At the beginning of every University of Colorado thesis are a series of special “prologue” pages, including the title page, abstract page, and signature page. These will be generated automatically if you provide the necessary information.

### 2.1 Required Information

Below are the commands you must use in the preamble before the \begin{document} command. They can be entered in any order. If you forget to put any of these in the preamble, LaTeX will generate an error.

• \title{...}

The title of your thesis. Don't explicitly break the lines using the "\\" command; let LaTeX do it.
• \author{ first middle }{last }

Be sure to remember and divide your name as shown above.
• \advisor{ title }{ name }

Your advisor's full name and title. The name should be in the usual order (first, middle, last). The "title" is your advisor's official university title, e.g., "Professor" or "Assistant Professor".

The name of the second person who will sign your thesis. The name should be in the usual order (first, middle, last). If you have additional readers, use the optional commands \readerThree{} and \readerFour{} in the same way.
• \degree{ long description }{ short description }

The first argument is the long description of your degree, e.g., "Doctor of Philosophy" or "Masters of Science". The second argument is the abbreviated description of the degree followed by the subject, e.g., "Ph.D., Biology".
• \dept{ designation }{ name }

The department granting your degree. The first argument is the official university designation of the department, e.g., "Department of" or "College of" or "School of". The second argument is the department name, e.g., "Mathematics".
• \otherdegrees{ ... }

The list of other degrees you hold, as described in the Specifications (1) Break lines using the "\\" command.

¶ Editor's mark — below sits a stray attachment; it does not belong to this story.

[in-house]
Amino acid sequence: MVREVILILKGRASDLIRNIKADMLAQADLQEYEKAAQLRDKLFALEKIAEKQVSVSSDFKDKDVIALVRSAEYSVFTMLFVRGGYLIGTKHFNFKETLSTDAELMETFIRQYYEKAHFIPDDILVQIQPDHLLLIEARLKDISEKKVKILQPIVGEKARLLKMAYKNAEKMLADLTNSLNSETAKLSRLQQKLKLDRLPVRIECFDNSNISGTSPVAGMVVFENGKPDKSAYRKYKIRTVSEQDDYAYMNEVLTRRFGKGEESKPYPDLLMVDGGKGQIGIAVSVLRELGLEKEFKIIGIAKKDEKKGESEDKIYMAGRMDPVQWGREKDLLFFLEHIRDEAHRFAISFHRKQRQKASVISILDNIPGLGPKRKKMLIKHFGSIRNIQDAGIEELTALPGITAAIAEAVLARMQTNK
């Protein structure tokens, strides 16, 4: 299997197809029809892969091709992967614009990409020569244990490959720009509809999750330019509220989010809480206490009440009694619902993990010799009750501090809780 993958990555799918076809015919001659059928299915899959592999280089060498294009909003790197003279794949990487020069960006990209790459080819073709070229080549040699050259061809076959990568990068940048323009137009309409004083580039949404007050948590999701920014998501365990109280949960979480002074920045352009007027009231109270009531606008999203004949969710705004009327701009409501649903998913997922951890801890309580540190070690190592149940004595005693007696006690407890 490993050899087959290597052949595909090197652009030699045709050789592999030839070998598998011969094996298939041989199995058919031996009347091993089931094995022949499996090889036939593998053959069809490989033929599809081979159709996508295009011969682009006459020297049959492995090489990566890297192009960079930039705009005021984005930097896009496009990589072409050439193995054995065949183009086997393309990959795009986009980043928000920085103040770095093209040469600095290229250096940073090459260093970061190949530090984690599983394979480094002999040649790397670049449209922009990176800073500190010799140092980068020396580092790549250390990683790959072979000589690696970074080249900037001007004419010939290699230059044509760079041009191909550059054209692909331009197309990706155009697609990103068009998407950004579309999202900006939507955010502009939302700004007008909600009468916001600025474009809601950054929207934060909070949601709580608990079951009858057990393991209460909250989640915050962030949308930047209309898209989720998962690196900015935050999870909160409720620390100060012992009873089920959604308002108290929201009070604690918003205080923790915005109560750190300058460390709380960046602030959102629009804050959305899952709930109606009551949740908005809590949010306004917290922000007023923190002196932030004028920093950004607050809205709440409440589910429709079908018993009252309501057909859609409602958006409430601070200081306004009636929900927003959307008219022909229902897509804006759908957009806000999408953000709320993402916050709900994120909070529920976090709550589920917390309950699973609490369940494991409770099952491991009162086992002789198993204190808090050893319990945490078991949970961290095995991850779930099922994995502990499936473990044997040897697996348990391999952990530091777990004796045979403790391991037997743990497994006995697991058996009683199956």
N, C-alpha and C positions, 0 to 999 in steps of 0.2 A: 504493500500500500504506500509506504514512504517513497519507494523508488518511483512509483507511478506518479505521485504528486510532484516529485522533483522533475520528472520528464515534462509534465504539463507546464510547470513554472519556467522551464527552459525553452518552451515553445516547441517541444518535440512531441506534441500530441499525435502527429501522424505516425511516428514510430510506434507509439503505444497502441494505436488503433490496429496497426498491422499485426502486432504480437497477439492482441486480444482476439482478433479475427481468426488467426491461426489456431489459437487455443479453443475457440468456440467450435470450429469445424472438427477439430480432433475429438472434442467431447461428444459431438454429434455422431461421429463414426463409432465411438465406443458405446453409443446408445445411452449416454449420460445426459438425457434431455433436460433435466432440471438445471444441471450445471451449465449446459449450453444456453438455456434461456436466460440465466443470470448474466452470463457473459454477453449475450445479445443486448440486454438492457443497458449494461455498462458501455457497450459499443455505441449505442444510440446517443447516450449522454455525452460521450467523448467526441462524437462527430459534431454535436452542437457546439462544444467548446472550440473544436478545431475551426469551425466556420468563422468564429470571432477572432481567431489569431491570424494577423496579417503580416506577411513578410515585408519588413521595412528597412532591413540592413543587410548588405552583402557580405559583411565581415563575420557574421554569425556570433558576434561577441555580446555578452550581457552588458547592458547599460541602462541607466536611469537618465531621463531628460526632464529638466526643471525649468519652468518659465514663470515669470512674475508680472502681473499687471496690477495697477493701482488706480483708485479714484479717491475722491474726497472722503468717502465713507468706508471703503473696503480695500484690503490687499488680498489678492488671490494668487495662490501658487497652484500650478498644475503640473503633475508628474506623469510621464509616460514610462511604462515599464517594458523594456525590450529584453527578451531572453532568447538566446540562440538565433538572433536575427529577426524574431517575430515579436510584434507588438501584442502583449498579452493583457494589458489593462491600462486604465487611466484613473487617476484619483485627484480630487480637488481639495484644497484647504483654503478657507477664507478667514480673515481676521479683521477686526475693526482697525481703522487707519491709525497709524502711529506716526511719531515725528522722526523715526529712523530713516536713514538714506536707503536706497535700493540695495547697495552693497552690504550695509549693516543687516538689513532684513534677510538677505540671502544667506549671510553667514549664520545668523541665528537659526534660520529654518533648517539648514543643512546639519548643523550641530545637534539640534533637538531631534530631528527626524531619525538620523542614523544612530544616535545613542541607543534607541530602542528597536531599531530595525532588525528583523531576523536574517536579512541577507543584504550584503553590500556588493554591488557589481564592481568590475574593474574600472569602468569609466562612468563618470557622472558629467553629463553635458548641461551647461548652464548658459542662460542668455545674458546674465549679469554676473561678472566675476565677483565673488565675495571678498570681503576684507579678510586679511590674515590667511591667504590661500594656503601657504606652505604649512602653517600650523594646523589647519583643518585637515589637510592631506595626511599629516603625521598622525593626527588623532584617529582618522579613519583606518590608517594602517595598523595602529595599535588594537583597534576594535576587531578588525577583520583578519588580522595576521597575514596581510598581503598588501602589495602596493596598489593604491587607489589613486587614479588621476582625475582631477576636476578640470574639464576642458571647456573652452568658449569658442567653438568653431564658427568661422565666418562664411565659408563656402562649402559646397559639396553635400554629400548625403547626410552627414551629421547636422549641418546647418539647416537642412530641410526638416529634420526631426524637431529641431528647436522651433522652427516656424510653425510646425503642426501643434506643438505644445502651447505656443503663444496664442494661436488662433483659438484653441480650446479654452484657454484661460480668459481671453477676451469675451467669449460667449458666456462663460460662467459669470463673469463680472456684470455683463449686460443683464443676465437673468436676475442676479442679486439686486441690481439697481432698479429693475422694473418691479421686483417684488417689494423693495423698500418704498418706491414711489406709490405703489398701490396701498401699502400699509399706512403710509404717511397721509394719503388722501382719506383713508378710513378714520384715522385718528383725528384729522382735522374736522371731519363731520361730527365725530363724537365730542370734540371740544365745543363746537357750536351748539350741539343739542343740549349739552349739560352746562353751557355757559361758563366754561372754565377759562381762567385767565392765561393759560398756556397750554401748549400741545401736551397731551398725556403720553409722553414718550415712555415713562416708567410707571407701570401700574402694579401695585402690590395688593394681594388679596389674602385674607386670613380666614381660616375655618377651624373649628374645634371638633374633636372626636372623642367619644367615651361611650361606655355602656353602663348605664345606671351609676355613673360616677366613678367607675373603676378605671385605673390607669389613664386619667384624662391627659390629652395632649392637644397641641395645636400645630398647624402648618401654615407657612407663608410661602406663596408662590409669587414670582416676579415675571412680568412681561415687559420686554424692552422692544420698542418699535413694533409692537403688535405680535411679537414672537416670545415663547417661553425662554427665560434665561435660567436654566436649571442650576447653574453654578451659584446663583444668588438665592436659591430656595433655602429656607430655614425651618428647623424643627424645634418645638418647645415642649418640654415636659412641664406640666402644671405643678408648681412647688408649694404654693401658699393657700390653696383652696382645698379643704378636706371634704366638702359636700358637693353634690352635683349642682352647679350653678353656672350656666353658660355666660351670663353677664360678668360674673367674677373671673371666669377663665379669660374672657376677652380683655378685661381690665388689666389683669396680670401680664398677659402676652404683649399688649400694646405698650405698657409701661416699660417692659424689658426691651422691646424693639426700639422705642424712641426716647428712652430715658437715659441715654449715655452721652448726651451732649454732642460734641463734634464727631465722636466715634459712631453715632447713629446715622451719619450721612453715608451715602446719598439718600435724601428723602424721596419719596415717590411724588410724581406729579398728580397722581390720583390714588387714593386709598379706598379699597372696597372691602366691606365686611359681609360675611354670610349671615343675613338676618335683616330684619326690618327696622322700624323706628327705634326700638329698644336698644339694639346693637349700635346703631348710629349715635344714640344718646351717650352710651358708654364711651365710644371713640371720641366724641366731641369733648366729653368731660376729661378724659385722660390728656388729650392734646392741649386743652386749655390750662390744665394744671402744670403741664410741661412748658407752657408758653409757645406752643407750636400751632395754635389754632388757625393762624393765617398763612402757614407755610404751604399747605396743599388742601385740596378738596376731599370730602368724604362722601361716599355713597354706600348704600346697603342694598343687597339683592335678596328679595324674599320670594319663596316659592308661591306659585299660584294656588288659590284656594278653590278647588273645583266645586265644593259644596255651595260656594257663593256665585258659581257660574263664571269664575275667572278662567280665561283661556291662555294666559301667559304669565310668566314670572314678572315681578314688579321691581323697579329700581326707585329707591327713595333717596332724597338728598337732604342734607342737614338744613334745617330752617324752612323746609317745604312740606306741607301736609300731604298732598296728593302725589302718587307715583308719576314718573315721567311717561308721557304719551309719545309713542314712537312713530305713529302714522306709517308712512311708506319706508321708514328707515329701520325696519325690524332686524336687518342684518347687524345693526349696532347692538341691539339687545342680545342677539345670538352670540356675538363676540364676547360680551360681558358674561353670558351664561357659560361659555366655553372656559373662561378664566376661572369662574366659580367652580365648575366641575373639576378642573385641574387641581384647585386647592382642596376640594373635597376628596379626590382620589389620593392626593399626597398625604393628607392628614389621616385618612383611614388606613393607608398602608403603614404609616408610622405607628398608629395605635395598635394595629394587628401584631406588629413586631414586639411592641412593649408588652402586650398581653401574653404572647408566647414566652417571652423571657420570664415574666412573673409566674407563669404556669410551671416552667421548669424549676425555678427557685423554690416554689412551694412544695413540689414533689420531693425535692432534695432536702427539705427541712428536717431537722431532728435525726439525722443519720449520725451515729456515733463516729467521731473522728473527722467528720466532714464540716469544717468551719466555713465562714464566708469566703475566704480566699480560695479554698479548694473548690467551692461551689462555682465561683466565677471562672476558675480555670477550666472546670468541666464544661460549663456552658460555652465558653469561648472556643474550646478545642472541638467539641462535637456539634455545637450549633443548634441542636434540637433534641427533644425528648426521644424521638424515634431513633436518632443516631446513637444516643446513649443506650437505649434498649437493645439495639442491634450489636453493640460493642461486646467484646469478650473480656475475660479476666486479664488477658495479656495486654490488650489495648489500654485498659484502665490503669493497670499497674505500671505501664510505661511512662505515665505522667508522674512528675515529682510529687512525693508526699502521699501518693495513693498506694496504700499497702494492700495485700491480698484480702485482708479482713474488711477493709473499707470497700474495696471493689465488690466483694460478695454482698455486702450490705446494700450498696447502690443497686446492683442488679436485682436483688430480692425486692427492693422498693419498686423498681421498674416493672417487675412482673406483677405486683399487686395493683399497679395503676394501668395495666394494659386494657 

• \abstract{\OnePageChapter ... }

Use this for your thesis abstract. In the body of the abstract you can include commands, math mode, multiple paragraphs, etc. Leave out the \OnePageChapter if your abstract runs over one page.

### 2.2 Optional Prologue Commands

The following commands are optional.

• \degreeyear{...}

The year you receive your degree.If you don't include this, LaTeX will just use the current year.
• \dedication[ title ]{ ... }

The dedication page. The first argument, the title, is optional. The second argument is the body of the dedication. Keep it all under one page. Do not use the command \OnePageChapter here, since the dedication page must not be numbered.
• \acknowledgements{\OnePageChapter ... }

This is the acknowledgements page. The sole argument is the body of the page. Anything valid can go in here. Leave out the \OnePageChapter command if the acknowledgements run to two pages\ldots{}

Use as needed in case you have extra readers.
• \IRBprotocol{number}

This appends an IRB protocol number to the signature page.

### 2.3 Prologue Page Numbering

The Graduate School requires that you not number the first page of every chapter, unless the chapter is only one page long, in which case, you must number it. Numbering of the pages of a chapter thus begins with the 2nd page unless you use the “\OnePageChapter” command. For example, you will probably use this command in your \abstract{} and \acknowledgements{} command unless either is longer than a single page. But do not use it in your dedication page, because that is never supposed to be numbered.

Three of the prologue sections are generated by LaTeX and not created explicitly by you; the table of contents, list of figures, and list of tables. To indicate that any of these are only one page long, or nonexistent, use the following commands as needed.

\emptyLoF (no List of Figures)

\LoFisShort (1-page List of Figures)

\emptyLoT (no List of Tables)

\LoTisShort (1-page List of Tables)

## 3 Style Options

Each of the following nine base options controls a single aspect of the thesis' appearance. You can use any combination of the following, e.g., \begin{center} \documentclass[plainhead,consecutivenumbering,inlineh4]{thesis}. \end{center}

• consecutivenumbering - Changes the numbering style of figures, tables, and equations to consecutive numbering throughout the thesis. Otherwise (by default), figures and tables and equations are numbered first by chapter, then by appearance within the chapter. You would want to use this option if you have very few equations, figures, \emph{and} tables in your thesis, or if they are all concentrated in a single chapter.
• inlineh4 - Inlines the "\subsubsection{}" heading into the beginning of the paragraph. By default, the heading is on a separate line and is left-justified.
• nonumh4 - Removes numbering from the "\subsubsection{}" heading. By default, the heading is numbered.
• centerh1 - Center the "\section{}" heading. The section number, however, remains left-justified. By default, \section headings are left-justified.